Joaquin Castro proves why he should be Chair of the House Foreign Affairs Committee
The Texas Rep. recently announced his bid, challenging elders and calling for a new generation of foreign policy.
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Whispers of Joaquin Castro’s possible bid for Chair of the House Foreign Affairs Committee have been circulating for weeks, but official announcements could not be made until every ballot was counted in the primary race for New York’s 16th congressional district.
This week, Jamaal Bowman officially defeated Rep. Eliot Engel, a 16-term veteran who has served in the House for nearly 32 years. Vanquished by a well-known middle school principal and activist from the Bronx, Engel’s defeat has opened doors not only to more progressive leadership in his district, but to more progressive leadership on a national level.
Ballot counts lasted for weeks, but Bowman’s early decisive lead set forth bids for Engel’s replacement behind the scenes.
Now in his eighth year in Congress, Joaquin Castro officially announced his candidacy for Foreign Affairs Committee Chair on July 21, saying he believes the nation must put diplomacy at center state, “to achieve a more open, peaceful and just world.”
“Let’s have a real debate about the future of U.S. foreign policy,” Castro wrote on Twitter.
“That’s why I’m running for Chair of the house Foreign Affairs Committee,” he continued.
I believe we must put diplomacy at the center of our strategy to achieve a more open, peaceful and just world.— Joaquin Castro (@JoaquinCastrotx) July 21, 2020
Let’s have a real debate about the future of U.S. foreign policy.
That’s why I’m running for Chair of the House Foreign Affairs Committee.https://t.co/fDrOHXlZ7C
The announcement pits Castro, chairman of the Congressional Hispanic Caucus, against more senior colleagues in contention for the position. They include Rep. Brad Sherman of California and Rep. Gregory Meeks of New York.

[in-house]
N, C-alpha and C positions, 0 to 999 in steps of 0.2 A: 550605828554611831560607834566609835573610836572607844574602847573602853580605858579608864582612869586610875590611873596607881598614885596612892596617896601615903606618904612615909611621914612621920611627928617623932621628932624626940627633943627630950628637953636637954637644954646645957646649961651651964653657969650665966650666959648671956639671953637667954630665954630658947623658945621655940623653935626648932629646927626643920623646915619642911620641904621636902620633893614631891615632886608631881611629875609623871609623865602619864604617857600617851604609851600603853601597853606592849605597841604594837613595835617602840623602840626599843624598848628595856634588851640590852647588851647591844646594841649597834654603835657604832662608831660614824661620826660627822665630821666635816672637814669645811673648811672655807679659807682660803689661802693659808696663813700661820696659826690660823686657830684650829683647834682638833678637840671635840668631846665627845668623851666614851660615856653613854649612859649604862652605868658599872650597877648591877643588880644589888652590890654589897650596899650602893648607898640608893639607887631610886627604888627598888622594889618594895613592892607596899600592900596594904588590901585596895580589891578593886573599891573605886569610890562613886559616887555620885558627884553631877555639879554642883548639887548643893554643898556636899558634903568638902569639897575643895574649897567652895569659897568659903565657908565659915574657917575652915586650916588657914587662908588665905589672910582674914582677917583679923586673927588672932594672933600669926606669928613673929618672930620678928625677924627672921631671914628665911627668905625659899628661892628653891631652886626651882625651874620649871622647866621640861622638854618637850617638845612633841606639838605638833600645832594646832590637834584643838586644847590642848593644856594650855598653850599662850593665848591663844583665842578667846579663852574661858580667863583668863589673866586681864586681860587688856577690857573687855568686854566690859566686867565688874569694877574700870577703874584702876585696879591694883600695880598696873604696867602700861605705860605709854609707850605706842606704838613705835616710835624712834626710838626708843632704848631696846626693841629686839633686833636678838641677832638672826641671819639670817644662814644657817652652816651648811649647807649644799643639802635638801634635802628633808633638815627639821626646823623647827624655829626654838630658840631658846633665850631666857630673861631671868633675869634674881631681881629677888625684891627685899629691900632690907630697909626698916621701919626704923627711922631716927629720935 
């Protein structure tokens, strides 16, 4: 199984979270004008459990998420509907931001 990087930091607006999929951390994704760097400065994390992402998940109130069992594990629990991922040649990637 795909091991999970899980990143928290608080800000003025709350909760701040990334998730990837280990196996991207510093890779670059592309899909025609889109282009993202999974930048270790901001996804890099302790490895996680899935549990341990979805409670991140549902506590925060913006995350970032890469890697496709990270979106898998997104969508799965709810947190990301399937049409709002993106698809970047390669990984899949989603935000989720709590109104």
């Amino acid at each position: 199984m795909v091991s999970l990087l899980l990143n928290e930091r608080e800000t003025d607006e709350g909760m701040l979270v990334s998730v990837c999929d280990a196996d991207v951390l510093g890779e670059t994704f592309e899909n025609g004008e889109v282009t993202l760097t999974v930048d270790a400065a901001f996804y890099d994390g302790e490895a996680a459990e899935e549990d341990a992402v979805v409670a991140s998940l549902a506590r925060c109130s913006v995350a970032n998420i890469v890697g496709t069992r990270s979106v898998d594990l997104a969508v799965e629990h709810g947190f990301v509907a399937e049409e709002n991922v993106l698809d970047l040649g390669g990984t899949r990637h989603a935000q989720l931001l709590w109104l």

But in an op-ed for Medium, Castro proved why seniority doesn’t matter when what is needed is a new vision for foreign policy, instead of a successor who will simply continue Engel’s policies.
“We need a new generation of foreign policy leadership with a new vision that promotes inclusive prosperity and democracy at home and a more holistic view of security abroad,” wrote Castro in his op-ed.
Castro emphasized the issues of climate change and China’s role in international politics, also bringing attention to the historically excluded voices of women, Black Americans, Latinos, Palestinians, Indigenous people and the LGBTQ community.
“The next chair must take the House Foreign Affairs Committee in a new direction to meet the immense challenges of the 21st century,” Castro wrote.
While normally a behind-the-scenes process, Castro believes this House Foreign Affairs race is an opportunity for the nation to have an open discussion on the nation’s role in the world.
“I’m reaching out to my Democratic Caucus colleagues to share my vision and ask for their consideration and support,” Castro wrote on Twitter.
“We must also have a larger conversation as Democrats about what we believe and the future of US foreign policy. I look forward to all of it over the coming months,” he continued.
I’m reaching out to my Democratic Caucus colleagues to share my vision and ask for their consideration and support—we must also have a larger conversation as Democrats about what we believe and the future of US foreign policy.— Joaquin Castro (@JoaquinCastrotx) July 21, 2020
I look forward to all of it over the coming months.
Castro knows this from experience, not only as a politician, but as the grandson of immigrants from Mexico.
Already touting an extensive record on immigration and border legislation, Castro argues Washington should be more open to speaking with its adversaries in order to form new alliances, such as in Latin America.
Castro has also experienced the disproportionate effects on the Latinx community by COVID-19. His stepmother recently died of the illness, and his father has been forced to also battle it alone.
Progressive Democrats are already rallying behind Castro, but he doesn’t yet have all of the establishment on his side. Nancy Pelosi, for instance, endorsed Engle while running in the primary election.
But Castro’s bid is seen as an effort to redefine the party’s priorities on foreign policy, and he’s ready.
“Let’s have a real debate and participate in forums so people know where candidates stand on these issues,” he wrote.